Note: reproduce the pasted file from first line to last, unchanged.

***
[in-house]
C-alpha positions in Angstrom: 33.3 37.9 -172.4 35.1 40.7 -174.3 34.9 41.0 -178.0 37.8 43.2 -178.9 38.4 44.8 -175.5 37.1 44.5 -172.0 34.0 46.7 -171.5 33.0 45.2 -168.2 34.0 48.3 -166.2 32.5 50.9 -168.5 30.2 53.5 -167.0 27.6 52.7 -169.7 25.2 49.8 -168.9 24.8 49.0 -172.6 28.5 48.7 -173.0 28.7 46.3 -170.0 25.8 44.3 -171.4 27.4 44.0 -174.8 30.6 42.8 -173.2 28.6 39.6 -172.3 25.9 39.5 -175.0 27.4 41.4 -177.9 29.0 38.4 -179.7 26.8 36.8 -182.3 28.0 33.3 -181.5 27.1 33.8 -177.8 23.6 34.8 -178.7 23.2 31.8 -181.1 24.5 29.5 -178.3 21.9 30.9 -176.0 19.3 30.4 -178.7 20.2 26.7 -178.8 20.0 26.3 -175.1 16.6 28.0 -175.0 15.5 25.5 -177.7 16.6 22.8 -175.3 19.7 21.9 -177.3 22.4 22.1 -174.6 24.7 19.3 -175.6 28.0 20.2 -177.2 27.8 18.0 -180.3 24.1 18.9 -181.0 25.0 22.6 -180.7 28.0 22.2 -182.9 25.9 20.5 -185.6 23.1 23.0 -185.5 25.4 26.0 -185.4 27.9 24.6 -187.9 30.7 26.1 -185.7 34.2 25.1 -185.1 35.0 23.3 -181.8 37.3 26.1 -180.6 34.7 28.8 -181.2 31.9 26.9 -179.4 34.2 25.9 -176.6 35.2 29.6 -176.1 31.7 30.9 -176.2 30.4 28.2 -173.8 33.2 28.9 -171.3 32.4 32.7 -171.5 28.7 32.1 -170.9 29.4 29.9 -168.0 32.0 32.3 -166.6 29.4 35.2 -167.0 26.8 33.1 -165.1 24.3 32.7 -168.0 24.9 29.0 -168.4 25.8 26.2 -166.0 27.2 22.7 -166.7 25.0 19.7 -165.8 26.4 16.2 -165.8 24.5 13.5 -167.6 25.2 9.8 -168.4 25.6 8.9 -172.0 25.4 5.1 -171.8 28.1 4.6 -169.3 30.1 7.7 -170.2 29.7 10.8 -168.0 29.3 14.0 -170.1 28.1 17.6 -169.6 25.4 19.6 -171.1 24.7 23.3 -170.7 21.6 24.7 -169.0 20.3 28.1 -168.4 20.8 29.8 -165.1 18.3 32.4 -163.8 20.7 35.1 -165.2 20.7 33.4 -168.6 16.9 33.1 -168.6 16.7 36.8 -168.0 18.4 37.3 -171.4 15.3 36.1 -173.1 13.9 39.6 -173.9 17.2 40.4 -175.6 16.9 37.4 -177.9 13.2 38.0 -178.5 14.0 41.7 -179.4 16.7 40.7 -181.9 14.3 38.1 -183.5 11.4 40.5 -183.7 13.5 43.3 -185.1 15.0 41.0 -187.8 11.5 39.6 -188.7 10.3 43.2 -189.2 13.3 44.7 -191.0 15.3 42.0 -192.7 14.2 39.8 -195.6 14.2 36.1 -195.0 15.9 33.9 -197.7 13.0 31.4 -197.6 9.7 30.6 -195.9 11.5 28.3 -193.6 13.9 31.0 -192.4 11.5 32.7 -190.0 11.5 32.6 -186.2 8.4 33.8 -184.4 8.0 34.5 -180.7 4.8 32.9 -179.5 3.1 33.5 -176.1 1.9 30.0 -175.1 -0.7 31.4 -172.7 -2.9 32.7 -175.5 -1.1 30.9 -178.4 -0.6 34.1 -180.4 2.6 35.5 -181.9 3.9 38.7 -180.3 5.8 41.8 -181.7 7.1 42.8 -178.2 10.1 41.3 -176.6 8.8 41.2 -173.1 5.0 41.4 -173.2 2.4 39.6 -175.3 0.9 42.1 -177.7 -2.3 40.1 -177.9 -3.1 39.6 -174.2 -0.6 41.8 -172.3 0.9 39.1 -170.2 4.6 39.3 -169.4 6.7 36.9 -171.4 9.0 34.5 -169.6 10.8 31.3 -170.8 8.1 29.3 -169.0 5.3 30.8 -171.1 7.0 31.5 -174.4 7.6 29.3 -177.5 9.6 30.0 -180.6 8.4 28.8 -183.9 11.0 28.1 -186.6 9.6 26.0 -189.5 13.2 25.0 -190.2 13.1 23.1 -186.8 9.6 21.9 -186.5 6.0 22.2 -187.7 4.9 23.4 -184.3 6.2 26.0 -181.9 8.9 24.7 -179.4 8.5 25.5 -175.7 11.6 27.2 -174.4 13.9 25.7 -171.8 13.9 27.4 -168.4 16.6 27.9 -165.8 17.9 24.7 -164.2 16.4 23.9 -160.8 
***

[in-house]
C-alpha positions in Angstrom: 33.3 37.9 -172.4 35.1 40.7 -174.3 34.9 41.0 -178.0 37.8 43.2 -178.9 38.4 44.8 -175.5 37.1 44.5 -172.0 34.0 46.7 -171.5 33.0 45.2 -168.2 34.0 48.3 -166.2 32.5 50.9 -168.5 30.2 53.5 -167.0 27.6 52.7 -169.7 25.2 49.8 -168.9 24.8 49.0 -172.6 28.5 48.7 -173.0 28.7 46.3 -170.0 25.8 44.3 -171.4 27.4 44.0 -174.8 30.6 42.8 -173.2 28.6 39.6 -172.3 25.9 39.5 -175.0 27.4 41.4 -177.9 29.0 38.4 -179.7 26.8 36.8 -182.3 28.0 33.3 -181.5 27.1 33.8 -177.8 23.6 34.8 -178.7 23.2 31.8 -181.1 24.5 29.5 -178.3 21.9 30.9 -176.0 19.3 30.4 -178.7 20.2 26.7 -178.8 20.0 26.3 -175.1 16.6 28.0 -175.0 15.5 25.5 -177.7 16.6 22.8 -175.3 19.7 21.9 -177.3 22.4 22.1 -174.6 24.7 19.3 -175.6 28.0 20.2 -177.2 27.8 18.0 -180.3 24.1 18.9 -181.0 25.0 22.6 -180.7 28.0 22.2 -182.9 25.9 20.5 -185.6 23.1 23.0 -185.5 25.4 26.0 -185.4 27.9 24.6 -187.9 30.7 26.1 -185.7 34.2 25.1 -185.1 35.0 23.3 -181.8 37.3 26.1 -180.6 34.7 28.8 -181.2 31.9 26.9 -179.4 34.2 25.9 -176.6 35.2 29.6 -176.1 31.7 30.9 -176.2 30.4 28.2 -173.8 33.2 28.9 -171.3 32.4 32.7 -171.5 28.7 32.1 -170.9 29.4 29.9 -168.0 32.0 32.3 -166.6 29.4 35.2 -167.0 26.8 33.1 -165.1 24.3 32.7 -168.0 24.9 29.0 -168.4 25.8 26.2 -166.0 27.2 22.7 -166.7 25.0 19.7 -165.8 26.4 16.2 -165.8 24.5 13.5 -167.6 25.2 9.8 -168.4 25.6 8.9 -172.0 25.4 5.1 -171.8 28.1 4.6 -169.3 30.1 7.7 -170.2 29.7 10.8 -168.0 29.3 14.0 -170.1 28.1 17.6 -169.6 25.4 19.6 -171.1 24.7 23.3 -170.7 21.6 24.7 -169.0 20.3 28.1 -168.4 20.8 29.8 -165.1 18.3 32.4 -163.8 20.7 35.1 -165.2 20.7 33.4 -168.6 16.9 33.1 -168.6 16.7 36.8 -168.0 18.4 37.3 -171.4 15.3 36.1 -173.1 13.9 39.6 -173.9 17.2 40.4 -175.6 16.9 37.4 -177.9 13.2 38.0 -178.5 14.0 41.7 -179.4 16.7 40.7 -181.9 14.3 38.1 -183.5 11.4 40.5 -183.7 13.5 43.3 -185.1 15.0 41.0 -187.8 11.5 39.6 -188.7 10.3 43.2 -189.2 13.3 44.7 -191.0 15.3 42.0 -192.7 14.2 39.8 -195.6 14.2 36.1 -195.0 15.9 33.9 -197.7 13.0 31.4 -197.6 9.7 30.6 -195.9 11.5 28.3 -193.6 13.9 31.0 -192.4 11.5 32.7 -190.0 11.5 32.6 -186.2 8.4 33.8 -184.4 8.0 34.5 -180.7 4.8 32.9 -179.5 3.1 33.5 -176.1 1.9 30.0 -175.1 -0.7 31.4 -172.7 -2.9 32.7 -175.5 -1.1 30.9 -178.4 -0.6 34.1 -180.4 2.6 35.5 -181.9 3.9 38.7 -180.3 5.8 41.8 -181.7 7.1 42.8 -178.2 10.1 41.3 -176.6 8.8 41.2 -173.1 5.0 41.4 -173.2 2.4 39.6 -175.3 0.9 42.1 -177.7 -2.3 40.1 -177.9 -3.1 39.6 -174.2 -0.6 41.8 -172.3 0.9 39.1 -170.2 4.6 39.3 -169.4 6.7 36.9 -171.4 9.0 34.5 -169.6 10.8 31.3 -170.8 8.1 29.3 -169.0 5.3 30.8 -171.1 7.0 31.5 -174.4 7.6 29.3 -177.5 9.6 30.0 -180.6 8.4 28.8 -183.9 11.0 28.1 -186.6 9.6 26.0 -189.5 13.2 25.0 -190.2 13.1 23.1 -186.8 9.6 21.9 -186.5 6.0 22.2 -187.7 4.9 23.4 -184.3 6.2 26.0 -181.9 8.9 24.7 -179.4 8.5 25.5 -175.7 11.6 27.2 -174.4 13.9 25.7 -171.8 13.9 27.4 -168.4 16.6 27.9 -165.8 17.9 24.7 -164.2 16.4 23.9 -160.8 